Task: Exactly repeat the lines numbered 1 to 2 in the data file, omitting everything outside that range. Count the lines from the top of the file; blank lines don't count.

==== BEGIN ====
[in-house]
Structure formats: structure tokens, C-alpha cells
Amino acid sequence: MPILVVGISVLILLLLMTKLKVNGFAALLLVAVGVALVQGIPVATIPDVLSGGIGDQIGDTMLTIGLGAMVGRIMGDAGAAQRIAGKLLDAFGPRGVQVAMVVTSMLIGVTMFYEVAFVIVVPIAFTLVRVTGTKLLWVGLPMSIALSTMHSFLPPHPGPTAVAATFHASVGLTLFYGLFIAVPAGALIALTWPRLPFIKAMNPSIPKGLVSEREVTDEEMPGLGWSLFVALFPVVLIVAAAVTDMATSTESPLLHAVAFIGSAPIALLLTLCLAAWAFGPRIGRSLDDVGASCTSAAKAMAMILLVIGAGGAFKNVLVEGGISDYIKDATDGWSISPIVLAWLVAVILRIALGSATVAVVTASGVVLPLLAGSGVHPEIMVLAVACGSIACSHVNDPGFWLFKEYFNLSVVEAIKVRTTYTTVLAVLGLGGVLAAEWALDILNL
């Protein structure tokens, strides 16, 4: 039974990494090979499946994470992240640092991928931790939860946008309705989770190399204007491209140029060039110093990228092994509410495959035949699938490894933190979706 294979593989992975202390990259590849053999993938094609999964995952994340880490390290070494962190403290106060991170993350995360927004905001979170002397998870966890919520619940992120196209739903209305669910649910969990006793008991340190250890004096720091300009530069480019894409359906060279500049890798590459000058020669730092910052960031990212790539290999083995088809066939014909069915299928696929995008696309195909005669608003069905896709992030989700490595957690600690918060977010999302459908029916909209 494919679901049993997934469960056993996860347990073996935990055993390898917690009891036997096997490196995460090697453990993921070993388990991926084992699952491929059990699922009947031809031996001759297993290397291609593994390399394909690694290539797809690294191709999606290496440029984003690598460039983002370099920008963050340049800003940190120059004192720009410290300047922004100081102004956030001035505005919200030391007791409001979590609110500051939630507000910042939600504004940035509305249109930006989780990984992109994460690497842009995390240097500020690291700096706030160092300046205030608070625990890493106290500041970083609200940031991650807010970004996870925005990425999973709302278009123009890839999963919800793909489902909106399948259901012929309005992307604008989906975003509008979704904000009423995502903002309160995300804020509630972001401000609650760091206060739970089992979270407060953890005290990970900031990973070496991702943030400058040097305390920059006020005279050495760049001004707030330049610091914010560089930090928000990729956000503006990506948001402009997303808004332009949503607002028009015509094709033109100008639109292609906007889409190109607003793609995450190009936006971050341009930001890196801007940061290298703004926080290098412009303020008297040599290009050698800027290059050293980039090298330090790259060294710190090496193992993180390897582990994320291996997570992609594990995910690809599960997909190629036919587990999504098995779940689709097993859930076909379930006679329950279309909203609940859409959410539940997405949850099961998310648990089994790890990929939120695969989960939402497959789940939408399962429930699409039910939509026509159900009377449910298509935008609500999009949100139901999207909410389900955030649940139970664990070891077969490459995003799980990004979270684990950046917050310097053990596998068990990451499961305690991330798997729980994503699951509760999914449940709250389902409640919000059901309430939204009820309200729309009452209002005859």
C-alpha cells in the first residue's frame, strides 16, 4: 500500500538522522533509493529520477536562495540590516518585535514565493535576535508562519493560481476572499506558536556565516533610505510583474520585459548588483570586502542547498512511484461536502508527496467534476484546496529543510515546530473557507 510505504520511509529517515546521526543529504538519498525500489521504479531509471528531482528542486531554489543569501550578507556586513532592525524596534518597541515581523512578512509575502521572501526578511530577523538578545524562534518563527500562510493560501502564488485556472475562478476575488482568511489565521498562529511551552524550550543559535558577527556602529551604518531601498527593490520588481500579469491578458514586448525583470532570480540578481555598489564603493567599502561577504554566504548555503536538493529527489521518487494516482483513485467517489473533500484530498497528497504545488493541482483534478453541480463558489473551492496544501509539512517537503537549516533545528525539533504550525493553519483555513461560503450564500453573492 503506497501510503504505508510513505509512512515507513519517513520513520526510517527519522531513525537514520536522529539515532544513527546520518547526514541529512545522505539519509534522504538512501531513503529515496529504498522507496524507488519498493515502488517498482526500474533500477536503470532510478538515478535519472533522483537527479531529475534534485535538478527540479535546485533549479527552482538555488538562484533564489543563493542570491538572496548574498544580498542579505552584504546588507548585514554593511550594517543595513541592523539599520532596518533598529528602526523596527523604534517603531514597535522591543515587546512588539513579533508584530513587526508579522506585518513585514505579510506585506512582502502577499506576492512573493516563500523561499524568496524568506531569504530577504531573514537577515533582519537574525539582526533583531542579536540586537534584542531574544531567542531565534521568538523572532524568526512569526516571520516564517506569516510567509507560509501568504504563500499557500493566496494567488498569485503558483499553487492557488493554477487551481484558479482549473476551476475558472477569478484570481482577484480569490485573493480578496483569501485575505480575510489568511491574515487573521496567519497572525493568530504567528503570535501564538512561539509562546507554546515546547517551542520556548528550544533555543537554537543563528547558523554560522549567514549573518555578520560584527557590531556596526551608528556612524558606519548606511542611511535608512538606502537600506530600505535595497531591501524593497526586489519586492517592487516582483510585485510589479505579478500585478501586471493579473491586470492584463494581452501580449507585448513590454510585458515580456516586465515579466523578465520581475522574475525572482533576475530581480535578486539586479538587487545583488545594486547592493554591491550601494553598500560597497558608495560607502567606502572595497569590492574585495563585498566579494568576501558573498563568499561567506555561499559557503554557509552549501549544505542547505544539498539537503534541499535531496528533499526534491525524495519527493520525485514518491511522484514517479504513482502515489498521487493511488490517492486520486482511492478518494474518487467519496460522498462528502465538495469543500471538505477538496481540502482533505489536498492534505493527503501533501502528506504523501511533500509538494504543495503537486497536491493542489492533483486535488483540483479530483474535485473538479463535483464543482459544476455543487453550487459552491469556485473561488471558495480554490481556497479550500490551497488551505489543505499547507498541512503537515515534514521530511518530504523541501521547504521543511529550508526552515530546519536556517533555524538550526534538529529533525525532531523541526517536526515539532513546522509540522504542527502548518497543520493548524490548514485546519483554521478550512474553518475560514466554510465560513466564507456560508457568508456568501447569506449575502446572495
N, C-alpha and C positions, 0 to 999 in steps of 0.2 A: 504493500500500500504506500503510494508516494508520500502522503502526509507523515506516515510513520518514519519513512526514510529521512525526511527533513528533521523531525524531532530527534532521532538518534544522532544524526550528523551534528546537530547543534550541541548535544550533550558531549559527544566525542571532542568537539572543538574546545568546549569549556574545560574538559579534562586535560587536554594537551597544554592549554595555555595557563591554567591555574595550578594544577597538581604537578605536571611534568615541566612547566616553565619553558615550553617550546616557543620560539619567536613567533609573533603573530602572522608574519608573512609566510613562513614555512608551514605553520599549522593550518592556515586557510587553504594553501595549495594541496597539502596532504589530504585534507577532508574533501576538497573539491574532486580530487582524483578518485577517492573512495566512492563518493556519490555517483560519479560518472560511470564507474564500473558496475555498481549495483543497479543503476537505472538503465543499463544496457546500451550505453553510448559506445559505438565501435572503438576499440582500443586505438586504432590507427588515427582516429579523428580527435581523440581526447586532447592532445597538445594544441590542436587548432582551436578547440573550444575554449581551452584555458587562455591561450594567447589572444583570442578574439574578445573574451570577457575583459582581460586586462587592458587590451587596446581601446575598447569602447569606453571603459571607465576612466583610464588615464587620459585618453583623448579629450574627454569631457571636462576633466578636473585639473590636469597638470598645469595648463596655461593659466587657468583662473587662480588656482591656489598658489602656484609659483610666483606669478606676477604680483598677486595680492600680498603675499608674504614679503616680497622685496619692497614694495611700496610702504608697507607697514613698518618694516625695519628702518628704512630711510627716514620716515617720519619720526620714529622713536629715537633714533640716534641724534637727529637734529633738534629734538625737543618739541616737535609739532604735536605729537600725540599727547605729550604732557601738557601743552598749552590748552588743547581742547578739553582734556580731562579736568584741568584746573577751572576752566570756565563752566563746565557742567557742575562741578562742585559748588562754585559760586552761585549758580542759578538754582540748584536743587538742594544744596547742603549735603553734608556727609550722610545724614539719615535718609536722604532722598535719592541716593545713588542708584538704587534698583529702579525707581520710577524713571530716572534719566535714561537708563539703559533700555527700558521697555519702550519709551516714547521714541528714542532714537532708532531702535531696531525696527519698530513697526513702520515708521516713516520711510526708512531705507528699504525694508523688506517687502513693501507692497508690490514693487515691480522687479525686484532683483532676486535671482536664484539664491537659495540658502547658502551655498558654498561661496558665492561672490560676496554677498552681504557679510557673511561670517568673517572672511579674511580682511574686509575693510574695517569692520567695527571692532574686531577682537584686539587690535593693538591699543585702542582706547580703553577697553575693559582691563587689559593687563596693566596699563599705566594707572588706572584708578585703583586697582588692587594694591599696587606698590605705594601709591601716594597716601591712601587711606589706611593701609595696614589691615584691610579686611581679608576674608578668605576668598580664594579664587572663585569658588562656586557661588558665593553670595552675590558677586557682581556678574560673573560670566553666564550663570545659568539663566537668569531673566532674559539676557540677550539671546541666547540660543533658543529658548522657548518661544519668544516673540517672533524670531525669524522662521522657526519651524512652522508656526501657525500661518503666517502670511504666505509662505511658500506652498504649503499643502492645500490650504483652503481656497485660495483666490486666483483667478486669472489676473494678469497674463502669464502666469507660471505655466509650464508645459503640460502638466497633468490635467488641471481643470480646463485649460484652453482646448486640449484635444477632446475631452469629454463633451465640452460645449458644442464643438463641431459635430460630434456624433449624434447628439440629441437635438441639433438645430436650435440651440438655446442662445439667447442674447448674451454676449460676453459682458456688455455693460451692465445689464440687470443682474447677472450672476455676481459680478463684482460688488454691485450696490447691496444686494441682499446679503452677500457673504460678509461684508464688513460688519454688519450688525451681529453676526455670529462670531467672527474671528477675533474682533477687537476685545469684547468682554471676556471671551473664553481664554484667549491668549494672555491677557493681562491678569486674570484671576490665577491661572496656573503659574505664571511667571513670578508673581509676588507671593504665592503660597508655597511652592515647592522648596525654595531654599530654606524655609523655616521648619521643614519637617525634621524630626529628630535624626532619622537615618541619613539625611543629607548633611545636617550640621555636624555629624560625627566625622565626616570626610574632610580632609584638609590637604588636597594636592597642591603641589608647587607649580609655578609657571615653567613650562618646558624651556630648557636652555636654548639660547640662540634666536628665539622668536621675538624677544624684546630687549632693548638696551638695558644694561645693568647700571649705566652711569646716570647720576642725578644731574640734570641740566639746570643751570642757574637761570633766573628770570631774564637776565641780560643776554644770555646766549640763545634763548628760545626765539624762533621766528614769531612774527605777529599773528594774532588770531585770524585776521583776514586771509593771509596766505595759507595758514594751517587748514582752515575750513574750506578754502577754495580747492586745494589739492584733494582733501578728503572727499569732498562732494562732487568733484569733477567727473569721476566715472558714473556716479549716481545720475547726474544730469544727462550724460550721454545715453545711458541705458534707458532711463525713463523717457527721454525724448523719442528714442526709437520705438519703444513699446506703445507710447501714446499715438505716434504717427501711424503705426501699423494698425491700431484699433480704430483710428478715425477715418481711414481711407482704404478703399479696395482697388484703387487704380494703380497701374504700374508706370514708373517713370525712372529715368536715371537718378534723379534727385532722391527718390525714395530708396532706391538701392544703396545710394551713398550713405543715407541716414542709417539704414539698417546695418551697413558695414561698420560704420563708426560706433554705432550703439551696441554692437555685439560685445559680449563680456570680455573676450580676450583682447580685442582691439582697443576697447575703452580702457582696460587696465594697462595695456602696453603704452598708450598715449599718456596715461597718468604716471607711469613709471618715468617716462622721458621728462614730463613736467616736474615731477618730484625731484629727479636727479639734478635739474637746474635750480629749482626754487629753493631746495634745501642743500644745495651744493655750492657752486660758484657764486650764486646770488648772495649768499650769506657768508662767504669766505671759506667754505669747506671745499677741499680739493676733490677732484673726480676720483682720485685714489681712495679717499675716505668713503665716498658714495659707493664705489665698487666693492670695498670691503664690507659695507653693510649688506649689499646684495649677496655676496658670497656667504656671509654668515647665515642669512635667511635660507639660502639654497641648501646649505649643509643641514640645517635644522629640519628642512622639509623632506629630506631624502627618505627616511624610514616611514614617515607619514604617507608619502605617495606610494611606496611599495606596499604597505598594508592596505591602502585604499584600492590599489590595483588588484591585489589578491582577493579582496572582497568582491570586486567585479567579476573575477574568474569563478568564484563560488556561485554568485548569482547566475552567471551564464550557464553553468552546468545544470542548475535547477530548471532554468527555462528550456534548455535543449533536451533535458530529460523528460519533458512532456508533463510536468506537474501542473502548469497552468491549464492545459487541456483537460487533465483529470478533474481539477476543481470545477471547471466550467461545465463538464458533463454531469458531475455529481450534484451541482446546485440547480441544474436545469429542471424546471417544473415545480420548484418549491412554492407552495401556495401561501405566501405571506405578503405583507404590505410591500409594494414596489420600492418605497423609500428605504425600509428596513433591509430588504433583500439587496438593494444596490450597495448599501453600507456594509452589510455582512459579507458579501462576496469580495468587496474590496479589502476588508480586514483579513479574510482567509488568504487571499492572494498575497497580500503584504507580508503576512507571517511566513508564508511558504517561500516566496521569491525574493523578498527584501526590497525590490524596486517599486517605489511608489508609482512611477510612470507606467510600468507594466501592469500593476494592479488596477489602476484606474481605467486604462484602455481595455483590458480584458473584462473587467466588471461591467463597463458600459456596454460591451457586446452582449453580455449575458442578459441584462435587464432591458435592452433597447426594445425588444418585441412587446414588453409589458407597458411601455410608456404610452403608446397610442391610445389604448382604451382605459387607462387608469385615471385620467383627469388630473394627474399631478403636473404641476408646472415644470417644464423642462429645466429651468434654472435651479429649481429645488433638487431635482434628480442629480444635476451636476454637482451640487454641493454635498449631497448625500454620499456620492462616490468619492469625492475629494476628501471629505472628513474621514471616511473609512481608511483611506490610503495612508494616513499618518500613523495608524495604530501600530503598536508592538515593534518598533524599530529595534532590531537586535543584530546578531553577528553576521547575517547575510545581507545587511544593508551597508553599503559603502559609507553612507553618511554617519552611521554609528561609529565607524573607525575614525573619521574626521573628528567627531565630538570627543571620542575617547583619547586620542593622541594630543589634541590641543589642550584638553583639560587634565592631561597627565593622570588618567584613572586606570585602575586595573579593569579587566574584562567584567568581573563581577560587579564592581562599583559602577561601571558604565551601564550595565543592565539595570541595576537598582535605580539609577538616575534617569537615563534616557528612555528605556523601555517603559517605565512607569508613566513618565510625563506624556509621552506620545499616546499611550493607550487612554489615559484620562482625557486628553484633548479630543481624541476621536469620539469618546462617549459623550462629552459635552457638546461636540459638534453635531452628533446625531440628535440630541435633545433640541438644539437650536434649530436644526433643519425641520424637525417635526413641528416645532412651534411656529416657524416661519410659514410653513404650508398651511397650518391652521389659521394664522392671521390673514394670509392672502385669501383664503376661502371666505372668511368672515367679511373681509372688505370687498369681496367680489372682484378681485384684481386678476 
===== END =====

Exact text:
[in-house]
Structure formats: structure tokens, C-alpha cells